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Major General Lytle BrownMajor General Lytle Brown

Chief of Engineers

(October 1, 1929-October 1, 1933)

Born November 22, 1872, in Nashville, Tennessee, Lytle Brown graduated fourth in the Military Academy class of 1898 and was commissioned in the Corps of Engineers.   He served with engineer troops in Cuba in 1898 at the Battle of San Juan Hill and the siege of Santiago and in 1900-02 was Engineer of the Department of Northern Luzon in the Philippine Islands.   Brown oversaw river improvement projects in 1908-12 as Louisville District Engineer.   He commanded the 2d Battalion of Engineers and served as engineer of Pershing's 1916 punitive expedition into Mexico.   Brown headed the War Plans Division of the War Department General Staff from May 1918 to June 1919, addressing important Army policy issues during and immediately after World War I.   He received a Distinguished Service Medal.   Brown oversaw construction work at the Wilson Dam hydroelectric project in 1919-20.   He was assistant commandant of the Army War College and a brigade commander in the Canal Zone before becoming Chief of Engineers.   He concluded his military career as commander of the Panama Canal Department (1935-36).   General Brown retired November 30, 1936.   He died in Nashville, Tennessee, on May 3, 1951.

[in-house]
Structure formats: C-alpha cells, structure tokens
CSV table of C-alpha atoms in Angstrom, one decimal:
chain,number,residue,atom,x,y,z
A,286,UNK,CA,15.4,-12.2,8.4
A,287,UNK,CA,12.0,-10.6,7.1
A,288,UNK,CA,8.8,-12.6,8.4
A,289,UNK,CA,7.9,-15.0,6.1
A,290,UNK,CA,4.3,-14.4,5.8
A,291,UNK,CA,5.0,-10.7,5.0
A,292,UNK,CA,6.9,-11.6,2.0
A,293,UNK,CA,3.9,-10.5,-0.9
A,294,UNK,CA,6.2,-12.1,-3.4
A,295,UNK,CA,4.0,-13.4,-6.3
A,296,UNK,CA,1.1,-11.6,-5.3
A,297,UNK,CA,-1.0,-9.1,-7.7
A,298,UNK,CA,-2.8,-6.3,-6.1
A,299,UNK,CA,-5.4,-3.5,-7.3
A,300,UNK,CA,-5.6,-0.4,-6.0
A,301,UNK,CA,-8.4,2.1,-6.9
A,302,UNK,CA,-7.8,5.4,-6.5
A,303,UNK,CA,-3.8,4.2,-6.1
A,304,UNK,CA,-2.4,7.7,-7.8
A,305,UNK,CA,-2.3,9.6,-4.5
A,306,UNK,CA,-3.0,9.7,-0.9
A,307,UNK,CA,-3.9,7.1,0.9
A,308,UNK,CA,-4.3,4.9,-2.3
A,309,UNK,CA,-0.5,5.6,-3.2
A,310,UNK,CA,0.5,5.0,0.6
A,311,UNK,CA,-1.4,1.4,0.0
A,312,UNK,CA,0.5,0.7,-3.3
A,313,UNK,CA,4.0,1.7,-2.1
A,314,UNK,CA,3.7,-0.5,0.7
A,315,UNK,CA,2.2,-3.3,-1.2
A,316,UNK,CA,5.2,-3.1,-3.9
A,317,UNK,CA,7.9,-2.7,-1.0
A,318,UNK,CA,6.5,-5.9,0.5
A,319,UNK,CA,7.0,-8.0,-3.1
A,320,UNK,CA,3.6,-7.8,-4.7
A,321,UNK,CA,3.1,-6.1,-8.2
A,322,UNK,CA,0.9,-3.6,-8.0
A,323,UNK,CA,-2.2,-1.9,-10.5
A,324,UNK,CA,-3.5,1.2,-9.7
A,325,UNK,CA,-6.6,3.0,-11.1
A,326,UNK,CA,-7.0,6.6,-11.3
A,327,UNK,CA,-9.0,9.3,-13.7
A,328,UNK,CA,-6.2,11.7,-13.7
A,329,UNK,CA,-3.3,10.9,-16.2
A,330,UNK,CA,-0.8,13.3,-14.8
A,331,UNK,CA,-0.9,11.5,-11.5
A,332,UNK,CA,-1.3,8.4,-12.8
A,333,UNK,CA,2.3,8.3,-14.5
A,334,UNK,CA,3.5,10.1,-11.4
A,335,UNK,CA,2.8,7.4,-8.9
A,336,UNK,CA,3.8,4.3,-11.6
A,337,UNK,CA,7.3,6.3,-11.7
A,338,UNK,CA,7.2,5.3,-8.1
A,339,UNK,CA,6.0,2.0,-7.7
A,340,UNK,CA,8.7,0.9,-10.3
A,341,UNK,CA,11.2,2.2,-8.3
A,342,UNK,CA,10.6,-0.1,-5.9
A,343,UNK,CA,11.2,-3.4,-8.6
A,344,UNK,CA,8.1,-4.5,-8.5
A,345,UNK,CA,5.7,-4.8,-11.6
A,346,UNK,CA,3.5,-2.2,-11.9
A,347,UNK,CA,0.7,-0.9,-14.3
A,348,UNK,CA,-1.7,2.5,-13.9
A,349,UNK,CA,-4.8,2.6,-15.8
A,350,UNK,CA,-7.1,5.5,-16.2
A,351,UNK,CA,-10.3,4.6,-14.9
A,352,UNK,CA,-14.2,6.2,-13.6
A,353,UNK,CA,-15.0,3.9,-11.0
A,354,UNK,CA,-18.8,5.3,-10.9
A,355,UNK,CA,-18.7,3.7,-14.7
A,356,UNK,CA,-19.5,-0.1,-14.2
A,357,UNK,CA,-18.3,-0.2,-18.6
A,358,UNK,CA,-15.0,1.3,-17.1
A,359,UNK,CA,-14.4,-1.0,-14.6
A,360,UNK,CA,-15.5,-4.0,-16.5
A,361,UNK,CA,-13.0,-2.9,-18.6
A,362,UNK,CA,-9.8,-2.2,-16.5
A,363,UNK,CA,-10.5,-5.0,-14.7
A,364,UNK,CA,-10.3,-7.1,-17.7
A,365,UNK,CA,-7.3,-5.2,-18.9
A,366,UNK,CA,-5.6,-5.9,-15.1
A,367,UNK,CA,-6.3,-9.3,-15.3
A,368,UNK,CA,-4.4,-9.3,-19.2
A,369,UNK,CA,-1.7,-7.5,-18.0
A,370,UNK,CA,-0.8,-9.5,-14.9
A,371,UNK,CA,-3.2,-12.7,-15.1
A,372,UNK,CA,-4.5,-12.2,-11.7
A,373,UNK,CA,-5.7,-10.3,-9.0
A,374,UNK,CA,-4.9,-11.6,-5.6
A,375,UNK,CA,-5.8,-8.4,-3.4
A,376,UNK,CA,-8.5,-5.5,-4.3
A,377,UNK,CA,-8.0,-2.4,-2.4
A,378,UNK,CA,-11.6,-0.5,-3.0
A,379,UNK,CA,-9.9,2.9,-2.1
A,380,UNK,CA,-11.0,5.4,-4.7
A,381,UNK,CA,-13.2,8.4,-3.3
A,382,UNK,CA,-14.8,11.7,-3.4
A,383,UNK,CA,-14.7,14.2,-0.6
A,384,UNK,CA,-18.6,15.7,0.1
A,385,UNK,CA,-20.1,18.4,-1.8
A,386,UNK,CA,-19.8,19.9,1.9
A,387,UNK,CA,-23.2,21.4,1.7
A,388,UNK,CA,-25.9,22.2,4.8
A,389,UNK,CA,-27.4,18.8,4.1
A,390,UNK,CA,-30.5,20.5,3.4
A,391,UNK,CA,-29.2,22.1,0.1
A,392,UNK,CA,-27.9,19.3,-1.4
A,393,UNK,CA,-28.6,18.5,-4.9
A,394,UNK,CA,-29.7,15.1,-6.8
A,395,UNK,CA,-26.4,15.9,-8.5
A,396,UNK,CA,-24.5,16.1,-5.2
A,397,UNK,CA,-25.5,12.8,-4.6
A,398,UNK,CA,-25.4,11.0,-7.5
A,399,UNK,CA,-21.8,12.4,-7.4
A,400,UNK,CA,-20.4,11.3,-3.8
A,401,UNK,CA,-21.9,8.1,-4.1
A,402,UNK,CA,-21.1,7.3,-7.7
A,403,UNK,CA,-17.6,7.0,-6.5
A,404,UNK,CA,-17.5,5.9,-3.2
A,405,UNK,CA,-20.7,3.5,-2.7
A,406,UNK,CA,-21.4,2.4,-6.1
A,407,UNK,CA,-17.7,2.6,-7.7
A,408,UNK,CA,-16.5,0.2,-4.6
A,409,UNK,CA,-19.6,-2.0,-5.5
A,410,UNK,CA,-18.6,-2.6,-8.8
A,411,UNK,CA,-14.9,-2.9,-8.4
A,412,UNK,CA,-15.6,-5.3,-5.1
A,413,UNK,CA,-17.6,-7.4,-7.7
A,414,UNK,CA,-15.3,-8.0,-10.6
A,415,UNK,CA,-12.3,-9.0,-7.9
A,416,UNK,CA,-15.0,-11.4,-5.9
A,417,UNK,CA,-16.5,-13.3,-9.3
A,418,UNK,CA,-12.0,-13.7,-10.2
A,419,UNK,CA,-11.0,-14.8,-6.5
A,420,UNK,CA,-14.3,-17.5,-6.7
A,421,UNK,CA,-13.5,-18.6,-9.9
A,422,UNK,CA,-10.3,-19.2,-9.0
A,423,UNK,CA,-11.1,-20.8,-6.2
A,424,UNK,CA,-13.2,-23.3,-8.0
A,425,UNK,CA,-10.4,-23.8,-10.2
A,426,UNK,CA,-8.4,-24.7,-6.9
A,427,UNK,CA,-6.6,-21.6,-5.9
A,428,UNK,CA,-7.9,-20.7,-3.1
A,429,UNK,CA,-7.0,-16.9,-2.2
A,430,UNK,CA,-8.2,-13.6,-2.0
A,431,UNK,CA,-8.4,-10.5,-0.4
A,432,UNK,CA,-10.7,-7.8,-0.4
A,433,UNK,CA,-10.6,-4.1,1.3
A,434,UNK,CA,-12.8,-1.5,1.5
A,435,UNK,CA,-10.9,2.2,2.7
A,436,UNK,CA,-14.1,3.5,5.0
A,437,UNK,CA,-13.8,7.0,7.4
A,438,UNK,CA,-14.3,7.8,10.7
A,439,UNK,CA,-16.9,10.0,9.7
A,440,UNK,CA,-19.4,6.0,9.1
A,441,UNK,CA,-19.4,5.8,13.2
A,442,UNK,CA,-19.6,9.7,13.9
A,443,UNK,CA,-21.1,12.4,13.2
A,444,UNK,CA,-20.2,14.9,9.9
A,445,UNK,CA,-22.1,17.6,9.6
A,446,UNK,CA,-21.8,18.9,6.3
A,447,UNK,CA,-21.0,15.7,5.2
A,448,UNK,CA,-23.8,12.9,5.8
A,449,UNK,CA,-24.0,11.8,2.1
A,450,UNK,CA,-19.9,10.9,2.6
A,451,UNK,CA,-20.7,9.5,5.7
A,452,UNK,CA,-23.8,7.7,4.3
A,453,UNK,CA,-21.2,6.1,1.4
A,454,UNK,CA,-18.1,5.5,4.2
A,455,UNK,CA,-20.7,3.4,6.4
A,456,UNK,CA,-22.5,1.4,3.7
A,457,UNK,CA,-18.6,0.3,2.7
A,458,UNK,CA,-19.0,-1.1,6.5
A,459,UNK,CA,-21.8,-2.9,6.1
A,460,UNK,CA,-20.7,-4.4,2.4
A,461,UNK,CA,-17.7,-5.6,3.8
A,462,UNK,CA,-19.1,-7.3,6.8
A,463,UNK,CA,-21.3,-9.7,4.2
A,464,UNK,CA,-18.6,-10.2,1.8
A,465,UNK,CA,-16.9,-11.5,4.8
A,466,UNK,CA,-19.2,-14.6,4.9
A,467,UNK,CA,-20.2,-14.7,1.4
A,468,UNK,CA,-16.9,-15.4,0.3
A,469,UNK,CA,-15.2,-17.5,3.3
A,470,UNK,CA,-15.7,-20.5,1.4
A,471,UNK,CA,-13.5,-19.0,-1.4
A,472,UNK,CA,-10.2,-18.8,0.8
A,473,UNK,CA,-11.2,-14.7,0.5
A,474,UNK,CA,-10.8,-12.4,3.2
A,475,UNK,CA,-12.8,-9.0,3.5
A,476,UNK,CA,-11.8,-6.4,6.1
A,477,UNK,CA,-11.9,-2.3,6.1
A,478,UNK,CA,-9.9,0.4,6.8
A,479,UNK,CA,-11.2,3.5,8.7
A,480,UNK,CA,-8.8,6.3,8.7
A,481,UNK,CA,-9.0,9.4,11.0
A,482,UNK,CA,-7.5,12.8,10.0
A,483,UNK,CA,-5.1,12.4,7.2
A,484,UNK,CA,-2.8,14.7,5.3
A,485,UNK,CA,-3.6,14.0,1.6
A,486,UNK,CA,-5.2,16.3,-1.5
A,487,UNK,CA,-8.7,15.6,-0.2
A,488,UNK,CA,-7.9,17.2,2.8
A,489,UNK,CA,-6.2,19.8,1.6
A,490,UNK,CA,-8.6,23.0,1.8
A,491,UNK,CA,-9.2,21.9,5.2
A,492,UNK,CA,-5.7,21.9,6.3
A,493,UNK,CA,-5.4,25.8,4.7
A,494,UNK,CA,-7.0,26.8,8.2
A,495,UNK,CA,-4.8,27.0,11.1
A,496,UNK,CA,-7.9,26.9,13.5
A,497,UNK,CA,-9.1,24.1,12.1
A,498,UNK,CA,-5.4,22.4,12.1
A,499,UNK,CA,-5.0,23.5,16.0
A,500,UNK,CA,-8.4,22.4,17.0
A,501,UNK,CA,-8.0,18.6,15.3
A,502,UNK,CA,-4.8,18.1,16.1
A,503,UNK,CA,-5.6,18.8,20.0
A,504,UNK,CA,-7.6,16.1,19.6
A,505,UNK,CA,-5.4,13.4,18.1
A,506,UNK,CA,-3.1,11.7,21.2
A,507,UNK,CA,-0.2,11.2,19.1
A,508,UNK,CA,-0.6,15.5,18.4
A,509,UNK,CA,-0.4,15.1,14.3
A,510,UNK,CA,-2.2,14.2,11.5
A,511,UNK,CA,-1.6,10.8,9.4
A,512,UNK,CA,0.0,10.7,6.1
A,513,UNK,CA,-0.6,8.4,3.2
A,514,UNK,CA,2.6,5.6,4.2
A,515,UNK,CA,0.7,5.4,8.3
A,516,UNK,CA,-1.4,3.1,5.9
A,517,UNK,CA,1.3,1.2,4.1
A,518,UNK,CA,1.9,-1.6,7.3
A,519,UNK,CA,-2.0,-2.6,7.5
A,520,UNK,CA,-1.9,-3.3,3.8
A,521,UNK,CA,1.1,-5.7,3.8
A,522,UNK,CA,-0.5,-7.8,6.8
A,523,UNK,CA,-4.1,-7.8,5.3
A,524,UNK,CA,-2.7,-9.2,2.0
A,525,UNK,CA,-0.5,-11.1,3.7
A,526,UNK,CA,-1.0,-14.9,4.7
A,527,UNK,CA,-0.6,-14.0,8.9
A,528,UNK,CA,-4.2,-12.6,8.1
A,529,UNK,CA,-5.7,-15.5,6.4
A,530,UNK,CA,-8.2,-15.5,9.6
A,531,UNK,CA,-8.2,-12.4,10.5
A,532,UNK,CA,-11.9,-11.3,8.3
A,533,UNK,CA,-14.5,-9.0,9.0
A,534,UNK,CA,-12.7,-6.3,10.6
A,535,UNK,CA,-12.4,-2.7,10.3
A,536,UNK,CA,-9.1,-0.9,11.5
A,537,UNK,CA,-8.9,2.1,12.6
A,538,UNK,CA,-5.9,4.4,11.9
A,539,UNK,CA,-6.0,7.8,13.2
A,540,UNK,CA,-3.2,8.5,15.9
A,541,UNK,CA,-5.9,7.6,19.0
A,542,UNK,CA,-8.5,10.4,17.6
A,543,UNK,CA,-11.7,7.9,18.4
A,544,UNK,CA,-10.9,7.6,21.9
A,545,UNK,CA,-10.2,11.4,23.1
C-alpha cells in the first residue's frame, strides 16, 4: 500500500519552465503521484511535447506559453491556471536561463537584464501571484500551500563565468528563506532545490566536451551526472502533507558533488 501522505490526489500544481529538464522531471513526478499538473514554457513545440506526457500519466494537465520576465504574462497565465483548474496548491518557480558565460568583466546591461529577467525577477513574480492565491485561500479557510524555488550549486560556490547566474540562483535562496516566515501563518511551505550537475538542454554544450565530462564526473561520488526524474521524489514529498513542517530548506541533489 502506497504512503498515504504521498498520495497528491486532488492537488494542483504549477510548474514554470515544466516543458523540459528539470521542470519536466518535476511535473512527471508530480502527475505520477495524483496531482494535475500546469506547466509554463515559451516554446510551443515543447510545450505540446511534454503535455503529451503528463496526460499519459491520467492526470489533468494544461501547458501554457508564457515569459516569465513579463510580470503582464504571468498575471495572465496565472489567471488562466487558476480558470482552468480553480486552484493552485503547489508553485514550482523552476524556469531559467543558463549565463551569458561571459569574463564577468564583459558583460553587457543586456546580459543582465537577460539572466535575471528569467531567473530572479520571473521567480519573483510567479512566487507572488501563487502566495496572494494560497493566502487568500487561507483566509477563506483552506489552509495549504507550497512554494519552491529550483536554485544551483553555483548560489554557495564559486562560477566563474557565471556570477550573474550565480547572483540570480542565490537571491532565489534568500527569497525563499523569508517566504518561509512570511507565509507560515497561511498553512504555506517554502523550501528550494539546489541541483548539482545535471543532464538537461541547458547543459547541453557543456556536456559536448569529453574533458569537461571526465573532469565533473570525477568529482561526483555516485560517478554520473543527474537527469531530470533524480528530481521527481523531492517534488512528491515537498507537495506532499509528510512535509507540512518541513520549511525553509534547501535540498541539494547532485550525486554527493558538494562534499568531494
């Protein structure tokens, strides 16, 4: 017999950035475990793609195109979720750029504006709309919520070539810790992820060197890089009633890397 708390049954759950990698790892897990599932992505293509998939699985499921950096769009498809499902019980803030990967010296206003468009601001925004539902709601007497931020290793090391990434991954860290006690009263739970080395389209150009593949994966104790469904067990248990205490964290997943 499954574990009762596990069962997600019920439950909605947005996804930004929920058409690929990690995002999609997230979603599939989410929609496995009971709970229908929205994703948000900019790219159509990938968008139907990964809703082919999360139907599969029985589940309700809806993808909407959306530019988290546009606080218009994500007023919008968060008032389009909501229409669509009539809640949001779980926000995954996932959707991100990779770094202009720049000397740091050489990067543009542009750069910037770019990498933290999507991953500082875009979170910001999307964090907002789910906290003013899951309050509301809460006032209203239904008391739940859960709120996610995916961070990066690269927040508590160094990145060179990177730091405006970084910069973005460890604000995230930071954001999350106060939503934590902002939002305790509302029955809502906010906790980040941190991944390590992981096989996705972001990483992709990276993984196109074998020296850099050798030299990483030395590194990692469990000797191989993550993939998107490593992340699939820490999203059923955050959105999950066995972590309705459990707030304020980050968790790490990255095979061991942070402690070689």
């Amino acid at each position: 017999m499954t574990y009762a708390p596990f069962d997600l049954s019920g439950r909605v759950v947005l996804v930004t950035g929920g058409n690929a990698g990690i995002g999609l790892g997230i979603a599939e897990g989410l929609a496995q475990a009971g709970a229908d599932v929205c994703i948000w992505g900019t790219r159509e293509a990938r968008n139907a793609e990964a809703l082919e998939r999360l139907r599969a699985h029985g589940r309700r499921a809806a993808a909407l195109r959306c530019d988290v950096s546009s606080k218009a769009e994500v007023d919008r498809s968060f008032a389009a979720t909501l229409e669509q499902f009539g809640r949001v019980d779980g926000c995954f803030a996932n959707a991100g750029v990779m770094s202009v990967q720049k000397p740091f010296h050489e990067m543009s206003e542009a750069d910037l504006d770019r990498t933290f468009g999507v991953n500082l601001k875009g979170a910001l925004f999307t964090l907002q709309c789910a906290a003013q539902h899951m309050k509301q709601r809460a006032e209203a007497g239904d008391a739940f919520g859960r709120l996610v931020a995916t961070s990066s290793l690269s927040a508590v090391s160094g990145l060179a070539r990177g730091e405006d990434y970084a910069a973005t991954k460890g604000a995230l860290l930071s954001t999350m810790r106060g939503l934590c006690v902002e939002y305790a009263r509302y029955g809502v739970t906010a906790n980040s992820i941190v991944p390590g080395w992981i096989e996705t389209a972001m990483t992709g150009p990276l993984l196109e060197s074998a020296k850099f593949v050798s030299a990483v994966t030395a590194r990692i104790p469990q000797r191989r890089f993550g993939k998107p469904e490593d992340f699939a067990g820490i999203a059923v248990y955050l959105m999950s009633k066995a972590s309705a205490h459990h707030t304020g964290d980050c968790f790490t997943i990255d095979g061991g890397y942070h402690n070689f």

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Major General Edward Murphy MarkhamMajor General Edward Murphy Markham

Chief of Engineers

(October 1, 1933-October 18, 1937)

Born July 6, 1877, in Troy, New York, Edward Markham graduated fifth in the Military Academy class of 1899 and was commissioned in the Corps of Engineers.   He served five years with the 2d Battalion of Engineers, including two years in the Philippines and eight months in Cuba, engaging in military mapping and road and bridge construction.   He was Memphis District Engineer (1912-16) and Professor of Practical Military Engineering at the Military Academy.   He served in France during World War I as Deputy Director, Division of Light Railways and Roads (1918), and in Germany as Chief Engineer, Third Army (1919).   After returning to the United States, he was Detroit District Engineer (1919-25) and Commandant of the Army Engineer School, Fort Humphreys, Virginia.   He then served as Great Lakes Division Engineer.   After serving as Chief of Engineers, he made a special military survey in the Hawaiian Islands.   General Markham retired February 28, 1938.   He was New York Public Works Commissioner in 1938 and President, Great Lakes Dredge & Dock Company, in Chicago from 1938 to 1945.   He died September 14, 1950.